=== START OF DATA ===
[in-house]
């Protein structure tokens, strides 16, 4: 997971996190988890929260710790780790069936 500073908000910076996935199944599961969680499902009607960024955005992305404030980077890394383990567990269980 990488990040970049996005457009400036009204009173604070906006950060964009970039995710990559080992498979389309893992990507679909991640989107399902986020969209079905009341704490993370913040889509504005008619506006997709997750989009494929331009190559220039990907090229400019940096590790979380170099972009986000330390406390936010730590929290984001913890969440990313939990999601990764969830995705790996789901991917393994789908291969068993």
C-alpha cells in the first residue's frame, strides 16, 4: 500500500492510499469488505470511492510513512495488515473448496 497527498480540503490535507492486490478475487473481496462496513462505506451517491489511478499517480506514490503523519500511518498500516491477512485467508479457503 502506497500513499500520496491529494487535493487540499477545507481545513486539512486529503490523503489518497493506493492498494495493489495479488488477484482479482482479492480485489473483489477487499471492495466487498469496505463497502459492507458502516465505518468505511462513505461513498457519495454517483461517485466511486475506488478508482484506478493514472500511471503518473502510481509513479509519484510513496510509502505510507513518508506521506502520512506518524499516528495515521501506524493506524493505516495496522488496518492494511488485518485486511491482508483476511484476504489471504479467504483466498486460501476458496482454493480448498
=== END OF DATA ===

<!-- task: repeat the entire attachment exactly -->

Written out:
[in-house]
């Protein structure tokens, strides 16, 4: 997971996190988890929260710790780790069936 500073908000910076996935199944599961969680499902009607960024955005992305404030980077890394383990567990269980 990488990040970049996005457009400036009204009173604070906006950060964009970039995710990559080992498979389309893992990507679909991640989107399902986020969209079905009341704490993370913040889509504005008619506006997709997750989009494929331009190559220039990907090229400019940096590790979380170099972009986000330390406390936010730590929290984001913890969440990313939990999601990764969830995705790996789901991917393994789908291969068993």
C-alpha cells in the first residue's frame, strides 16, 4: 500500500492510499469488505470511492510513512495488515473448496 497527498480540503490535507492486490478475487473481496462496513462505506451517491489511478499517480506514490503523519500511518498500516491477512485467508479457503 502506497500513499500520496491529494487535493487540499477545507481545513486539512486529503490523503489518497493506493492498494495493489495479488488477484482479482482479492480485489473483489477487499471492495466487498469496505463497502459492507458502516465505518468505511462513505461513498457519495454517483461517485466511486475506488478508482484506478493514472500511471503518473502510481509513479509519484510513496510509502505510507513518508506521506502520512506518524499516528495515521501506524493506524493505516495496522488496518492494511488485518485486511491482508483476511484476504489471504479467504483466498486460501476458496482454493480448498